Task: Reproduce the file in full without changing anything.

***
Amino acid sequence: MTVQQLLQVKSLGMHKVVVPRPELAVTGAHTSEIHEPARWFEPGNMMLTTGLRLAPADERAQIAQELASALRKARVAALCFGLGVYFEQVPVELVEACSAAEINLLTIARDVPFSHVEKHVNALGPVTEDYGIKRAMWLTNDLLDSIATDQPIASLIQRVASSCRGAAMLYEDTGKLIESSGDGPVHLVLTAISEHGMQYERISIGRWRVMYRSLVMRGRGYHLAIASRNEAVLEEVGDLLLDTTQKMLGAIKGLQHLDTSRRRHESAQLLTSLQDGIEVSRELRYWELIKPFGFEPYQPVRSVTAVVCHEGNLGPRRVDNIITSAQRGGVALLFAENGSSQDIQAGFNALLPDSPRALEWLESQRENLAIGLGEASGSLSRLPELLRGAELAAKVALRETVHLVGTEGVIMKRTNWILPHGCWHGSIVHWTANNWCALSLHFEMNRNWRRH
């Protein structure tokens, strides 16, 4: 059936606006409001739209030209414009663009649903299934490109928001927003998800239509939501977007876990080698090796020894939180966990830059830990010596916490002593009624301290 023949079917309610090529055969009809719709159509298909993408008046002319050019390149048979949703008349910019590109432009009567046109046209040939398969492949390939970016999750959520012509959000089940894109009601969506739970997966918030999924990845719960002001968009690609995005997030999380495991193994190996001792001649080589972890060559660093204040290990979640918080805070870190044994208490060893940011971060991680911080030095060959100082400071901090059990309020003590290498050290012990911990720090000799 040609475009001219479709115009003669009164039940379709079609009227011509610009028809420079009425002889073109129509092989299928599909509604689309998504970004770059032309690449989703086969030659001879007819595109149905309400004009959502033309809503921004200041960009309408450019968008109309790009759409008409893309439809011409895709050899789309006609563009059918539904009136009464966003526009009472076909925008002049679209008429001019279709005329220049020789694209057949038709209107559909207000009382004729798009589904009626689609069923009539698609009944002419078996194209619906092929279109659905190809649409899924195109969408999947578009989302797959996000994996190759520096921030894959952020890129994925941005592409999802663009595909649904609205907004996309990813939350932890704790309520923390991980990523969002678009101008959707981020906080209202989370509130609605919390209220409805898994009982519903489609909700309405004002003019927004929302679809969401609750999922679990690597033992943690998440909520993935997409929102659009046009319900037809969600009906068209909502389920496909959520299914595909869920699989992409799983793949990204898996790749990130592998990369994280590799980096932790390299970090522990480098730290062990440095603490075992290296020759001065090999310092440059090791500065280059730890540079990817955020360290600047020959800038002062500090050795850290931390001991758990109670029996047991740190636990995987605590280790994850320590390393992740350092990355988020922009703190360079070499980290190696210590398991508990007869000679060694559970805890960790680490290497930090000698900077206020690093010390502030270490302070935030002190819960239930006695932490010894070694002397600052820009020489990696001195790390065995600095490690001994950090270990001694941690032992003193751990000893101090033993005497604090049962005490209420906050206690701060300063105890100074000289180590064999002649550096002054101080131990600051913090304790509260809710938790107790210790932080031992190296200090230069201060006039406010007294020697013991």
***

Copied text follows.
Amino acid sequence: MTVQQLLQVKSLGMHKVVVPRPELAVTGAHTSEIHEPARWFEPGNMMLTTGLRLAPADERAQIAQELASALRKARVAALCFGLGVYFEQVPVELVEACSAAEINLLTIARDVPFSHVEKHVNALGPVTEDYGIKRAMWLTNDLLDSIATDQPIASLIQRVASSCRGAAMLYEDTGKLIESSGDGPVHLVLTAISEHGMQYERISIGRWRVMYRSLVMRGRGYHLAIASRNEAVLEEVGDLLLDTTQKMLGAIKGLQHLDTSRRRHESAQLLTSLQDGIEVSRELRYWELIKPFGFEPYQPVRSVTAVVCHEGNLGPRRVDNIITSAQRGGVALLFAENGSSQDIQAGFNALLPDSPRALEWLESQRENLAIGLGEASGSLSRLPELLRGAELAAKVALRETVHLVGTEGVIMKRTNWILPHGCWHGSIVHWTANNWCALSLHFEMNRNWRRH
């Protein structure tokens, strides 16, 4: 059936606006409001739209030209414009663009649903299934490109928001927003998800239509939501977007876990080698090796020894939180966990830059830990010596916490002593009624301290 023949079917309610090529055969009809719709159509298909993408008046002319050019390149048979949703008349910019590109432009009567046109046209040939398969492949390939970016999750959520012509959000089940894109009601969506739970997966918030999924990845719960002001968009690609995005997030999380495991193994190996001792001649080589972890060559660093204040290990979640918080805070870190044994208490060893940011971060991680911080030095060959100082400071901090059990309020003590290498050290012990911990720090000799 040609475009001219479709115009003669009164039940379709079609009227011509610009028809420079009425002889073109129509092989299928599909509604689309998504970004770059032309690449989703086969030659001879007819595109149905309400004009959502033309809503921004200041960009309408450019968008109309790009759409008409893309439809011409895709050899789309006609563009059918539904009136009464966003526009009472076909925008002049679209008429001019279709005329220049020789694209057949038709209107559909207000009382004729798009589904009626689609069923009539698609009944002419078996194209619906092929279109659905190809649409899924195109969408999947578009989302797959996000994996190759520096921030894959952020890129994925941005592409999802663009595909649904609205907004996309990813939350932890704790309520923390991980990523969002678009101008959707981020906080209202989370509130609605919390209220409805898994009982519903489609909700309405004002003019927004929302679809969401609750999922679990690597033992943690998440909520993935997409929102659009046009319900037809969600009906068209909502389920496909959520299914595909869920699989992409799983793949990204898996790749990130592998990369994280590799980096932790390299970090522990480098730290062990440095603490075992290296020759001065090999310092440059090791500065280059730890540079990817955020360290600047020959800038002062500090050795850290931390001991758990109670029996047991740190636990995987605590280790994850320590390393992740350092990355988020922009703190360079070499980290190696210590398991508990007869000679060694559970805890960790680490290497930090000698900077206020690093010390502030270490302070935030002190819960239930006695932490010894070694002397600052820009020489990696001195790390065995600095490690001994950090270990001694941690032992003193751990000893101090033993005497604090049962005490209420906050206690701060300063105890100074000289180590064999002649550096002054101080131990600051913090304790509260809710938790107790210790932080031992190296200090230069201060006039406010007294020697013991």